A good friend asked me the other day, while we were walking to the pub past the steps at the great west door of St. Paul's cathedral, whether I had ever heard God speak to me in a direct voice. And I could only say that it had happened once when I had been on my knees before the sacrament during a service of veneration and Benediction. Hearing voices, God's or otherwise, is no prerequisite for faith of course. But that had been an important moment in my faith journey, and it is a service which I find incredibly moving.
As luck would have it, the church in our neighbouring parish offers Veneration and Benediction as part of Sunday Evensong for high days and holy days. During the service, while we are praying before the Real Presence and waiting to be blessed, it is traditional to sing verses of Pange Lingua, a Medieval Latin hymn by Thomas Aquinas:
Down in Adoration Falling, Lo! the Sacred Host we hail;
Lo! o'er ancient forms departing; newer rites of grace prevail.
Faith for all defects supplying, where the feeble senses fail
The final line struck me as a fascinating way into what we think about the human condition and into how we 'do' science as people of faith. Original sin, a great favourite of the western church as taught by St. Augustine of Hippo, states we have been ruined since the Fall when Adam, led on by Eve, messed up and we were ejected from the Garden of Eden. At the Fall we lost that close and intimate relationship with God our creator; there was now distance and we had to work /have the gift of grace and faith in Jesus Christ to get back to that position again, depending on which part of the church you laid your hat. But whether catholic or protestant, we had been spoilt.
Surprisingly perhaps, in the sixteenth century what you thought happened to human beings in the Fall became a motivation for science.
One group, following Thomas Aquinas, believed that human rationality had not been affected by the Fall, and therefore that it was possible for us to think our way to the truth – that is, the truth about how God had created the world. In this group we can include Leibniz, Spinoza and Descartes, who went as far as rejecting the value of scientific experimentation and concentrated on the project of getting to truth about Creation via reason alone.
The other group agreed with Augustine, arguing that the Fall had affected human reason and that it was no longer possible for humans directly to use their mind to get to truth. Therefore, to understand God’s Creation, experiments had to be conducted to get the rough gist of what God had designed. An outcome of this approach and theology is that it is possible to say that God is not restrained in his Creation by the limits of the human mind. This was the position of Galileo, Newton and Boyle, as well as English philosophers such as Bishop George Berkeley and John Locke .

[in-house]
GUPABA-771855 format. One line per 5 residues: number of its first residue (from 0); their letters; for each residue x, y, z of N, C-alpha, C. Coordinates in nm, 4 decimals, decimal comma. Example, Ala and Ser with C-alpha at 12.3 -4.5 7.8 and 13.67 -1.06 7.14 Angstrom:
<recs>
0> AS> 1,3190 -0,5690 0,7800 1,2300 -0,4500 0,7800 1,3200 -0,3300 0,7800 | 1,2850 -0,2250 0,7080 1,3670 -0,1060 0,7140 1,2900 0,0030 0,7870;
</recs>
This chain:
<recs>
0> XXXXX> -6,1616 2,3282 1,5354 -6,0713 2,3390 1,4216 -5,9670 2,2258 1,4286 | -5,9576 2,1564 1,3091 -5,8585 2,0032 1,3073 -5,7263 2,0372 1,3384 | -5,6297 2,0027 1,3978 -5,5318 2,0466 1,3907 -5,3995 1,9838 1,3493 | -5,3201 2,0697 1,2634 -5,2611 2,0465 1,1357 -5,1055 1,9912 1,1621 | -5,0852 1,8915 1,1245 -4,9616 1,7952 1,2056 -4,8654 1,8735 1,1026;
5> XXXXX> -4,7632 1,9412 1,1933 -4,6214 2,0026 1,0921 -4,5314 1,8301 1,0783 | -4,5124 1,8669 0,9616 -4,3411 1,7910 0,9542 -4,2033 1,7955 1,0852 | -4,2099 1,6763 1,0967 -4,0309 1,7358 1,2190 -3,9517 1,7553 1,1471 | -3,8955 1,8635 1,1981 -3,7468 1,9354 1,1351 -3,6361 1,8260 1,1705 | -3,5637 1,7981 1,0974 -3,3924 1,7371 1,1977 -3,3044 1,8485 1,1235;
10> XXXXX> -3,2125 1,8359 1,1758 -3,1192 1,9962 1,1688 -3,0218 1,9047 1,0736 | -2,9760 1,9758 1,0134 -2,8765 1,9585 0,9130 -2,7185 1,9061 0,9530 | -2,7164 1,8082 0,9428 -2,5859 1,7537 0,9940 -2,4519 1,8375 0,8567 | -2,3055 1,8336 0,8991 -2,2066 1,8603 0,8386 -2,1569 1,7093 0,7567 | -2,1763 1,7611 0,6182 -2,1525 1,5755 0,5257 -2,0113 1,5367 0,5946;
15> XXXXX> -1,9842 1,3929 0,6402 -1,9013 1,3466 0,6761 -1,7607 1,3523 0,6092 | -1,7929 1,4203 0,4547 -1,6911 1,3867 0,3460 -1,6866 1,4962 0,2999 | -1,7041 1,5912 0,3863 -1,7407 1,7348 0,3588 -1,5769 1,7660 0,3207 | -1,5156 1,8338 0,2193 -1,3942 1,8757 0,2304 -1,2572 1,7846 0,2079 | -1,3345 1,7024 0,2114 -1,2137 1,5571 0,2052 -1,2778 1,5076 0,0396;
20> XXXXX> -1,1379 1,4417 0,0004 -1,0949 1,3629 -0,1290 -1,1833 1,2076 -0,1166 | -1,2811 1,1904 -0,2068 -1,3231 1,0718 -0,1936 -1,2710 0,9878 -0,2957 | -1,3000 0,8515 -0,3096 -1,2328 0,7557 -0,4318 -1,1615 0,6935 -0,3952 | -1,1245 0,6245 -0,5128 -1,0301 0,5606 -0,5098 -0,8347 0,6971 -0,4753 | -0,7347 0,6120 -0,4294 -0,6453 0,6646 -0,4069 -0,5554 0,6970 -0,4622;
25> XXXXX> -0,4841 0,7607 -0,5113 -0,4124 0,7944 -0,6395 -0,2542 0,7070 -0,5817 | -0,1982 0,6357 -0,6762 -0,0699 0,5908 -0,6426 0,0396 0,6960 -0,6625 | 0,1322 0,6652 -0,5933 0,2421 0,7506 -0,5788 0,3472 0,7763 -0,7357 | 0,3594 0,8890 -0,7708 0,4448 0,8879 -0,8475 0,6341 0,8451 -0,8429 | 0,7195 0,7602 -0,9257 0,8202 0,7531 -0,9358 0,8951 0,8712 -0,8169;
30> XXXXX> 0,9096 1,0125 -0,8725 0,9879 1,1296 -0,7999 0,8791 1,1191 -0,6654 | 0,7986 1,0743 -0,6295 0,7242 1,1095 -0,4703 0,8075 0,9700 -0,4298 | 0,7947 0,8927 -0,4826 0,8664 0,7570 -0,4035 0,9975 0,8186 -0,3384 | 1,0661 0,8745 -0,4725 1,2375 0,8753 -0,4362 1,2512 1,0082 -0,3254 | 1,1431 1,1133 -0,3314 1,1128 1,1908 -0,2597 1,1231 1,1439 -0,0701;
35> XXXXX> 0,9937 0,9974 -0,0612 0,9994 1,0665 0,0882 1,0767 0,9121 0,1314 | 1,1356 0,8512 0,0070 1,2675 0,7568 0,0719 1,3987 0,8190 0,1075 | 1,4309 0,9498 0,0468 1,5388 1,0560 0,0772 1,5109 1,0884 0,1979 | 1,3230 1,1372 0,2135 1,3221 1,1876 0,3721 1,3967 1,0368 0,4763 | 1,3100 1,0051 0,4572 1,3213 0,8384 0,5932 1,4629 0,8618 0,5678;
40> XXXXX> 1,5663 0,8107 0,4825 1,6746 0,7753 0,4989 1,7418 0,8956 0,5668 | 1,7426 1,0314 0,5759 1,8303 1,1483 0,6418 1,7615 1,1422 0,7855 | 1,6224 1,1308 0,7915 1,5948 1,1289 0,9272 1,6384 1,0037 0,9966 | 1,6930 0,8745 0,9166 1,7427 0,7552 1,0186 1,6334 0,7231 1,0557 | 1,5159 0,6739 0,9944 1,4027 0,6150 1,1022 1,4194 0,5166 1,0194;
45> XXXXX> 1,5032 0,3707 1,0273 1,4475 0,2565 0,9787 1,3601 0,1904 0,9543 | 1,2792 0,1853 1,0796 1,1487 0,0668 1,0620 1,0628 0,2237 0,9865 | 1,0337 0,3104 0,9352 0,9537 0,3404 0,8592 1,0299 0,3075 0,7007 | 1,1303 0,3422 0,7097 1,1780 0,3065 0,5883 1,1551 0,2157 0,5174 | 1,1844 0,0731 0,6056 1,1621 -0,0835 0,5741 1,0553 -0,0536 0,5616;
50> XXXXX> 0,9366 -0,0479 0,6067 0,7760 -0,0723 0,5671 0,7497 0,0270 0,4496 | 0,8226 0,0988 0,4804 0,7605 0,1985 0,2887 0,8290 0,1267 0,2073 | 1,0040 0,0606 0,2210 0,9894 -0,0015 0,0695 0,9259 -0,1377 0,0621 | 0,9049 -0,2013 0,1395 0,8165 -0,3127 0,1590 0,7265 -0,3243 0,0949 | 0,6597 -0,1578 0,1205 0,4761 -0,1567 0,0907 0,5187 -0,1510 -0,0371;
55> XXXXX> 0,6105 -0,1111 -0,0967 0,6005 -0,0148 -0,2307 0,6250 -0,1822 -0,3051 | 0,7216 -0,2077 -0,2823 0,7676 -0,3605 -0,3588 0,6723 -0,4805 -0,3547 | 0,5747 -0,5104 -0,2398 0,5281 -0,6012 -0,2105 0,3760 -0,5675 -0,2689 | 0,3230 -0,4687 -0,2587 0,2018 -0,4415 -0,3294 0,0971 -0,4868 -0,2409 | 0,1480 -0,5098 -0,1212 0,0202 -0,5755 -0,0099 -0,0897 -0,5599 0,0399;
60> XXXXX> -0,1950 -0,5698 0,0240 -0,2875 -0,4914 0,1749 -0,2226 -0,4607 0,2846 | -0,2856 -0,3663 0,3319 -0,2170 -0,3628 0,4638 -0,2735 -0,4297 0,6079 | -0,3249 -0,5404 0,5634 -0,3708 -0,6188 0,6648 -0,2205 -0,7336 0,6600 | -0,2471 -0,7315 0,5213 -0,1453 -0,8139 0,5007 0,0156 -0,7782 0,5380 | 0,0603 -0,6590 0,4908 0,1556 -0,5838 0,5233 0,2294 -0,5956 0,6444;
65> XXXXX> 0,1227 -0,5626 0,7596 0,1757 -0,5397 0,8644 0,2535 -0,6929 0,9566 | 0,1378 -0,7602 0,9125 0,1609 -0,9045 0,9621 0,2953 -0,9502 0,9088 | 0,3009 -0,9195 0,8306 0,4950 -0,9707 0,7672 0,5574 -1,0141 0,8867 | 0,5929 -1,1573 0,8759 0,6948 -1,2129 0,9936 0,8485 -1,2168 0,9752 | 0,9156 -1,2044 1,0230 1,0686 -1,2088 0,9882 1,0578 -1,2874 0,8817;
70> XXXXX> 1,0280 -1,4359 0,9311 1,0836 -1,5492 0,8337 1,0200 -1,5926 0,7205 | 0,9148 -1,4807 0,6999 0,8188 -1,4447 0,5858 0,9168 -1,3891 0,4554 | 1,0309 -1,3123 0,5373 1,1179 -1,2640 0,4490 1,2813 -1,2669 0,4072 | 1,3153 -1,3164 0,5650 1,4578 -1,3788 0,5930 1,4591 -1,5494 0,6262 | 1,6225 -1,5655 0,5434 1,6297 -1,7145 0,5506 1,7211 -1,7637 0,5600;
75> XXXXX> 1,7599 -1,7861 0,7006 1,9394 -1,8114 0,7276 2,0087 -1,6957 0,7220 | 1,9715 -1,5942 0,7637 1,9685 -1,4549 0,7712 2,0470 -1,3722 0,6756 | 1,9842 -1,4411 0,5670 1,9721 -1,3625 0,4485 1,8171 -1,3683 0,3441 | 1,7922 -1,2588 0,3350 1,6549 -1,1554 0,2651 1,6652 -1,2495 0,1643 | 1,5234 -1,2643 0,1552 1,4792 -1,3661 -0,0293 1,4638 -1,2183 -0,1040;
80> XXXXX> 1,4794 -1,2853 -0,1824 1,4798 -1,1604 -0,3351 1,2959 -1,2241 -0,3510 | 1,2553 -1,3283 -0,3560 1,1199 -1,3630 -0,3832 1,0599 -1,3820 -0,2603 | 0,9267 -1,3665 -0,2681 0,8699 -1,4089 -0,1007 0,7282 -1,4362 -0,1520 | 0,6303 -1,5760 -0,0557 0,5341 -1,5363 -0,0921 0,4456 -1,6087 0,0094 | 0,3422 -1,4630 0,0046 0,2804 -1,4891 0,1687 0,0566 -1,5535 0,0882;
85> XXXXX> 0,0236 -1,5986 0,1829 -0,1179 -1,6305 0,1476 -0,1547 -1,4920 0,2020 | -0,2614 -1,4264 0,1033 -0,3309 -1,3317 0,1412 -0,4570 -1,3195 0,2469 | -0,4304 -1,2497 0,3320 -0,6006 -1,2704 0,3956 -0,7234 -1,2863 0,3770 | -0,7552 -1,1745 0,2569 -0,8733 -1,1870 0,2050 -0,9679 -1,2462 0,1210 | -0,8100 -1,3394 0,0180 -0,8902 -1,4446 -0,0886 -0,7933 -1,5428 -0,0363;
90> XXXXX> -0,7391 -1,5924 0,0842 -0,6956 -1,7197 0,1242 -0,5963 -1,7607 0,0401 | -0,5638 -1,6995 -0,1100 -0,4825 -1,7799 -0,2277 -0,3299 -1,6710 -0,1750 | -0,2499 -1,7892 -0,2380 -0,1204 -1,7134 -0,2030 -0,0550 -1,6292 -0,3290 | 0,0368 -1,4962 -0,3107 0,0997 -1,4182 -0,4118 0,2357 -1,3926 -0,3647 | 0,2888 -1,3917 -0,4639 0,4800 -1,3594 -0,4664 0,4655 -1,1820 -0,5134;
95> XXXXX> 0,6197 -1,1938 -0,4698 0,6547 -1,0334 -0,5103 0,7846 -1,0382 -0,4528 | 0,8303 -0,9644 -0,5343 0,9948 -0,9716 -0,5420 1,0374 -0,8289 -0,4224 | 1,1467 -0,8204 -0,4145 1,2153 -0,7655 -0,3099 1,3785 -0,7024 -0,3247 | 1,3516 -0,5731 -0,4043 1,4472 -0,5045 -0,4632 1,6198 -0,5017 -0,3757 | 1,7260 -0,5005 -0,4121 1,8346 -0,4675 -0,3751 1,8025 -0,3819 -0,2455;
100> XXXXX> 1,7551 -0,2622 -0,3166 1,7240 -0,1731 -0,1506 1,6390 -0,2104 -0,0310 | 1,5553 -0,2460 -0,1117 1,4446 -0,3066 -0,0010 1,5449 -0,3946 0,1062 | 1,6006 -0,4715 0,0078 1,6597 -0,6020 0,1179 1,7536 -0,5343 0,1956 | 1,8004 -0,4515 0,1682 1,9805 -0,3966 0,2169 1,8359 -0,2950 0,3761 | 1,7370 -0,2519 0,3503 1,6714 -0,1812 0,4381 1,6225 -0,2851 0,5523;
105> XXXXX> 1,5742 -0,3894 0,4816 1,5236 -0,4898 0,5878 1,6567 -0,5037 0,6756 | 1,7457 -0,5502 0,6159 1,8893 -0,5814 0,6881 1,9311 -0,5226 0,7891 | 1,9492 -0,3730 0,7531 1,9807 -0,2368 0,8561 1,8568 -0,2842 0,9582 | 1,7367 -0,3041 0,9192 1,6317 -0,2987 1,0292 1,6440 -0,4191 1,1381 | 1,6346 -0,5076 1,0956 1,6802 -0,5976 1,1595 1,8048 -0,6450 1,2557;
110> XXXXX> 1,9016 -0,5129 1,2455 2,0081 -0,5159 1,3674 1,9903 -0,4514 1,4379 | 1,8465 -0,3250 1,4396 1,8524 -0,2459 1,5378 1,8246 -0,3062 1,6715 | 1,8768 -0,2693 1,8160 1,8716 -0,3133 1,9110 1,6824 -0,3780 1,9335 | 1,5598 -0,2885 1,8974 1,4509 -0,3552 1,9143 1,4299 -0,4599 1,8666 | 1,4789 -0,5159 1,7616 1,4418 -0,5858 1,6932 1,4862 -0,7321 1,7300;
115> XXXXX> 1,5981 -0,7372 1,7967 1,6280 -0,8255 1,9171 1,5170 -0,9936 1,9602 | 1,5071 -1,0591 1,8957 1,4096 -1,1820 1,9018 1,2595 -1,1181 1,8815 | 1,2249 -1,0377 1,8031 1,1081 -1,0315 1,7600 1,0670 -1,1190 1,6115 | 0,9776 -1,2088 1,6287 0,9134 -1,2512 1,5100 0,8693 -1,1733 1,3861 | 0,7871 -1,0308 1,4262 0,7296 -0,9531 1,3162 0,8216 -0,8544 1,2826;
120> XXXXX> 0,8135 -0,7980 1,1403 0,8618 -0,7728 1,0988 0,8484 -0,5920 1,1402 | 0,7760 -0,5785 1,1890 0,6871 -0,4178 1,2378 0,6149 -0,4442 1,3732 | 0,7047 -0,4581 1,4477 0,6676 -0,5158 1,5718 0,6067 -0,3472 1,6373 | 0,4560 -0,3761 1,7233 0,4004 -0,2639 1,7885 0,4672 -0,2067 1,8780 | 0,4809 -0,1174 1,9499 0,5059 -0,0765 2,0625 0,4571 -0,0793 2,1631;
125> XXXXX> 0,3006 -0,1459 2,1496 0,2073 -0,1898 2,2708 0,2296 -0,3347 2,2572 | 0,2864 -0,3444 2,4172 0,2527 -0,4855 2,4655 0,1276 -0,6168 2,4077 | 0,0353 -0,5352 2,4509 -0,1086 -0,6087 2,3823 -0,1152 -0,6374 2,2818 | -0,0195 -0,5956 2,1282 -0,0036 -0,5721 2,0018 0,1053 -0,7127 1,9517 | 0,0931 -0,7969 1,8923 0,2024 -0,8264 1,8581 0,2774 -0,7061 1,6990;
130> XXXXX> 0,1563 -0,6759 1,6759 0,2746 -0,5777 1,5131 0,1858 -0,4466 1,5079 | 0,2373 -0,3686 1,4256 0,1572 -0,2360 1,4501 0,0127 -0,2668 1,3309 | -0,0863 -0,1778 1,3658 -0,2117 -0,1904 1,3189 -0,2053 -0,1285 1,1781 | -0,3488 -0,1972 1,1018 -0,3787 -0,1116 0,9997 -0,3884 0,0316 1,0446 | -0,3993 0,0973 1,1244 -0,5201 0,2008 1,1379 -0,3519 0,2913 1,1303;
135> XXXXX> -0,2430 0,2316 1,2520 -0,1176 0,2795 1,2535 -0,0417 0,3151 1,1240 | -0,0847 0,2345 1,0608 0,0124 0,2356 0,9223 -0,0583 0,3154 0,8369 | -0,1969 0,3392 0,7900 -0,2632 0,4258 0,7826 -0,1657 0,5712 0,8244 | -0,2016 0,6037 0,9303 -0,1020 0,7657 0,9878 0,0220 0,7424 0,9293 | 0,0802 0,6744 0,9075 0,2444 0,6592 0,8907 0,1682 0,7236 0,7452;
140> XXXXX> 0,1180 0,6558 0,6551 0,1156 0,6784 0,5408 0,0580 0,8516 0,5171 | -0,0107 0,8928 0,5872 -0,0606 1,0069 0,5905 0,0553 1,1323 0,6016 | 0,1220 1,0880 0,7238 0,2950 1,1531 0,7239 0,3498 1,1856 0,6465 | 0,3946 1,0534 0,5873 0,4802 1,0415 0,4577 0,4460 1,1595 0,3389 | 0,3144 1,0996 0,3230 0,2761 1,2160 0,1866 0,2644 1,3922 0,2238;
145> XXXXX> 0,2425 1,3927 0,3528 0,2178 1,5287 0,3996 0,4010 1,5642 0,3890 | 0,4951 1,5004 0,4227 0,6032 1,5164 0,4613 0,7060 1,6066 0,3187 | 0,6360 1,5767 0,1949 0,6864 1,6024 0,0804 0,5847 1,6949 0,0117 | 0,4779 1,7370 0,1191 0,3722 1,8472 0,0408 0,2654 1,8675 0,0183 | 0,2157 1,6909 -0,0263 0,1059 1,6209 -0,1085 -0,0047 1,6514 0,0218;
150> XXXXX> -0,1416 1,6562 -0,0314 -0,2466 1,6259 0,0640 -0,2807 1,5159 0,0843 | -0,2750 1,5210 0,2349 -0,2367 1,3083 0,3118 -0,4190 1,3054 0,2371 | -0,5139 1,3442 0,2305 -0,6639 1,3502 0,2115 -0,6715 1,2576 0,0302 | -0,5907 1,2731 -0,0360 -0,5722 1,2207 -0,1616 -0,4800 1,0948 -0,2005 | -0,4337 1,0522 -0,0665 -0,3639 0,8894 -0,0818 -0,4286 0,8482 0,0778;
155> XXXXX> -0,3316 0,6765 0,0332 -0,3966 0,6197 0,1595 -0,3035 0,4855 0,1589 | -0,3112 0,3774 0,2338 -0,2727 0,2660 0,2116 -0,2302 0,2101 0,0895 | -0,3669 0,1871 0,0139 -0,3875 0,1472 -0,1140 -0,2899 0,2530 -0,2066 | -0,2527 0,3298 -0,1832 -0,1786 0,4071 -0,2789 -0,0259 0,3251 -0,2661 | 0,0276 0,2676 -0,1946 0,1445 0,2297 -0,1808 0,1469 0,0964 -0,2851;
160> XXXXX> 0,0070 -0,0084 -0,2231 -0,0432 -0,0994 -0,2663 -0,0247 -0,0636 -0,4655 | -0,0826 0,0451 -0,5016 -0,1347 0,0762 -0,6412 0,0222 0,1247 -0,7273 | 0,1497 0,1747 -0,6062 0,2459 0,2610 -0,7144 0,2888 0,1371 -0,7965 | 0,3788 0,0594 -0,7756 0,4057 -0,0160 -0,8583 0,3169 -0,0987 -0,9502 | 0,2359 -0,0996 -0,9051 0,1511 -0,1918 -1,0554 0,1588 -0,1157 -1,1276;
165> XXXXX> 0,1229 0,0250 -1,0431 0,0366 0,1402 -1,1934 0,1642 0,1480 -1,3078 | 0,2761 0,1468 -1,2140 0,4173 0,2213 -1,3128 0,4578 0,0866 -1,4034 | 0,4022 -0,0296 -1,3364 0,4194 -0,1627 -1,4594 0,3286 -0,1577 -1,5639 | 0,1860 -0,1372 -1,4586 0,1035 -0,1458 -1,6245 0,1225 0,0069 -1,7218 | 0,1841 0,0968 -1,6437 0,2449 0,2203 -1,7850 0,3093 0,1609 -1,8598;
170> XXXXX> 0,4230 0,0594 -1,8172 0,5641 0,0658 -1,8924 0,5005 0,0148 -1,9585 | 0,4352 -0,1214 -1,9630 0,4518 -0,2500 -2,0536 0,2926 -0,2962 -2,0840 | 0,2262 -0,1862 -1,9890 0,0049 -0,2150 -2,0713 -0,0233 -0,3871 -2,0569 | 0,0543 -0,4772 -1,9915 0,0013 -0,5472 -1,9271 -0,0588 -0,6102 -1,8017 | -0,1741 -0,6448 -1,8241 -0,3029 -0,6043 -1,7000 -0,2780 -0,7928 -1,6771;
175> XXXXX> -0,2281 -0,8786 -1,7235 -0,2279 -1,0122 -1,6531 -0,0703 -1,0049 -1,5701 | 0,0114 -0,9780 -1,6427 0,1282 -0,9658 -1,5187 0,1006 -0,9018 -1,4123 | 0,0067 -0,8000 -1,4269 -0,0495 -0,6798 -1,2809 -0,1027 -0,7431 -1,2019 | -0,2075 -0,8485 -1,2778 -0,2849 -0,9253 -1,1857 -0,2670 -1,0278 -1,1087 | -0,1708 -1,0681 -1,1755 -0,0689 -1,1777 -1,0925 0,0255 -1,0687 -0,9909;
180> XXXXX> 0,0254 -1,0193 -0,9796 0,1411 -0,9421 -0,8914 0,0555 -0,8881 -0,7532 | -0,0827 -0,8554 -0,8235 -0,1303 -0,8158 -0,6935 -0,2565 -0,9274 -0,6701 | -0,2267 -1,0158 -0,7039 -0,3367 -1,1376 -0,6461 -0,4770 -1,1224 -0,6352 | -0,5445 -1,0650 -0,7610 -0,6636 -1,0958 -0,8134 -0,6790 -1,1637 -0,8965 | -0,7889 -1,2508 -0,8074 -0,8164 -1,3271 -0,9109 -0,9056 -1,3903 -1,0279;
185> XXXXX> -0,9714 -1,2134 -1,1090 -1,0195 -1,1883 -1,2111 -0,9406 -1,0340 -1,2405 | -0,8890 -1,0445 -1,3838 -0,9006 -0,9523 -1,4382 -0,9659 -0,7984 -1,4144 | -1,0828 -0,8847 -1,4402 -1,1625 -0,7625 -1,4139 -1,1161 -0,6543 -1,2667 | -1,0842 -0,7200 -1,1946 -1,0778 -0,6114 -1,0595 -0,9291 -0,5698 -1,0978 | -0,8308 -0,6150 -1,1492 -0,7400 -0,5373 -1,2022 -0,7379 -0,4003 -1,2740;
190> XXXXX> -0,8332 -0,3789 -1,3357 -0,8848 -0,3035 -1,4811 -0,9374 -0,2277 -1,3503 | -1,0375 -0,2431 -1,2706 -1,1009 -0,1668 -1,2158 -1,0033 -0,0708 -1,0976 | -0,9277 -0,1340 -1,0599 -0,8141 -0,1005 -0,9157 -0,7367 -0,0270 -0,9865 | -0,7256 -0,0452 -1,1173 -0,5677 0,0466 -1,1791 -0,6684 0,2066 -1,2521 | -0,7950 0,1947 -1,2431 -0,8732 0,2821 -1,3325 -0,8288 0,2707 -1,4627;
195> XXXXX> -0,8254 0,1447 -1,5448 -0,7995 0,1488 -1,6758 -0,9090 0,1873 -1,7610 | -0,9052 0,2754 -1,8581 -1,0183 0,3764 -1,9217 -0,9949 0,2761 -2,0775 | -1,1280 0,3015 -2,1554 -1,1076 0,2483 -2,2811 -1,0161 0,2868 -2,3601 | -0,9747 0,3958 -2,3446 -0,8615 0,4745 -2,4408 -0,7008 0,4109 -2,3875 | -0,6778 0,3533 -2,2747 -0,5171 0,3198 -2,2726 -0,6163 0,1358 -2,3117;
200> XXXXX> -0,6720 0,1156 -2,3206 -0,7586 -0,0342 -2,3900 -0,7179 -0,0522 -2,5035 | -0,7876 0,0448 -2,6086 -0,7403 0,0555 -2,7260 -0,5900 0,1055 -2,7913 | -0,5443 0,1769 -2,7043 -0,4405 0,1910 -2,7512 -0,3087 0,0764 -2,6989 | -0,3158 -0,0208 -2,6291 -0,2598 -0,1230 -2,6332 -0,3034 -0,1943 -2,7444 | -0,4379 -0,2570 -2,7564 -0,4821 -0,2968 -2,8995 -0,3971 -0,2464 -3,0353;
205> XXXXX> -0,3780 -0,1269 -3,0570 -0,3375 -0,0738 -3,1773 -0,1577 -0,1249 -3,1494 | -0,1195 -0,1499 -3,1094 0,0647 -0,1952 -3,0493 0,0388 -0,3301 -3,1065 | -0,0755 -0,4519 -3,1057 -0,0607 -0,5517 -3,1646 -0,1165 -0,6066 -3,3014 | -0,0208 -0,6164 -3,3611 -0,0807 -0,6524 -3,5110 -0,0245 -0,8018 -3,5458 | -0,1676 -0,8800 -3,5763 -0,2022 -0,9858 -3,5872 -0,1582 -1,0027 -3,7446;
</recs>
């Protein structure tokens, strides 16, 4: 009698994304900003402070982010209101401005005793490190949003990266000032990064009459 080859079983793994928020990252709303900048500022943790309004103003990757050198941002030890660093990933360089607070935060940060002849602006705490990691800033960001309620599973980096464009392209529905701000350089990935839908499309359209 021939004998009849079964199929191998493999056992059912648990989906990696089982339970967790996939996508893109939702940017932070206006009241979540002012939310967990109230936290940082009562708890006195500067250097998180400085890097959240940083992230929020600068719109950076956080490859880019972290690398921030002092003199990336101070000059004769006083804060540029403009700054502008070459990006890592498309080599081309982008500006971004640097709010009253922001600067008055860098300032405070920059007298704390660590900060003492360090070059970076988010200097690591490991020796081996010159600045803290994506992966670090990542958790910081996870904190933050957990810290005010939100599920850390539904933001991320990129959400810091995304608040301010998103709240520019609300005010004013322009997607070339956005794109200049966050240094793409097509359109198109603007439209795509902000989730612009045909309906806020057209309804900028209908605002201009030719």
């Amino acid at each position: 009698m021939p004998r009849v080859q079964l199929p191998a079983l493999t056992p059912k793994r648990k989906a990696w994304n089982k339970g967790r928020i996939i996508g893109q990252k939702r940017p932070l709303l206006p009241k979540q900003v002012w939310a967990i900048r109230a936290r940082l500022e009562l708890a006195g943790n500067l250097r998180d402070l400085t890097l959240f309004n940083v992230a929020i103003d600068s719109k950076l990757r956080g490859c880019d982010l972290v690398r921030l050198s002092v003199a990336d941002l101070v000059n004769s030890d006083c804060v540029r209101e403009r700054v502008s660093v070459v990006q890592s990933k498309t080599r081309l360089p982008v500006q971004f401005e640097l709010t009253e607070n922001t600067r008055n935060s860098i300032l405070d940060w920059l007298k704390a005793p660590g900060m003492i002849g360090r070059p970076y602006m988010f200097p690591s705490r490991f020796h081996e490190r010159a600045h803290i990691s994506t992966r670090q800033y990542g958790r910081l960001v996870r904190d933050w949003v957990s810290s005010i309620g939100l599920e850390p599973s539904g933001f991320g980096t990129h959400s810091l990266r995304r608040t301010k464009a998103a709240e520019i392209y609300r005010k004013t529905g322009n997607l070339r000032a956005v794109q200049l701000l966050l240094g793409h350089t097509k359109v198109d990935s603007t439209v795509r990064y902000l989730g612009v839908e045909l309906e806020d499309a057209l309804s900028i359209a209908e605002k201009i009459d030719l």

These concerns are perhaps less pressing today and science's religious motivation all but forgotten by most. But even if you are not actively doing science in your day job, how we come to delineate between different kinds of knowledge is important. Is God slotted in to theories 'where the feeble senses fail'? Does he fill in those still vast areas where science has not yet gone? Or will our 'defects' stand in our way of a complete knowledge of the world?
It depends on what you count as knowledge. My experience of a 'voice in my head' was real to me and remains a part of how I understand God, but could never be externally verifiable now or at the time. Yet for me it goes into the big bag of stuff which I count as evidence for God and is used alongside my faith.
The use of personal experience of God has been at the bedrock of Christianity so we should not be ashamed of it. Happily for those of us who like an -ism, it is associated with a branch of philosophical existentialism called Personalism. This school of thought which goes back to Plato but has a fine heritage throughout the enlightenment and beyond, holds that our personality, and experiences, can be used to uncover knowledge, both theological and philosophical. Human beings are intrinsically and individually, valuable particularly as we exist in community. This had obvious ethical implications. But it is also an interesting and vital philosophical school for considering the knowledge used in both science and religion. It challenges the view of scientism that knowledge about the world can only be found in the rational processes of science. Our individual experiences can also give knowledge about the world and God. For some, the rational proofs of God are a deal clincher, for others in is their personal experience, for others something else. Our experience are not just our own, but part of the community of ideas.
John Henry Newman wrote "I am far from denying the real force of the arguments in proof of a God...but these do not warm me or enlighten me; they do not take away the winter of my desolation, or make the buds unfold and the leaves grow within me, and my moral being rejoice."
So for me, its partly the beauty and lawfulness of the natural world; its a little bit that voice I once heard; its life experienced considered through a lens of faith; its love; its so many things. But the distance of the Fall is always there, and ''Till he returns or calls me home', my explanation will always be founded on faith too. But find it comforting and liberating to recognise that my experience of life, whether voices in the head or friendship in the pub, can teach me about the divine love of God.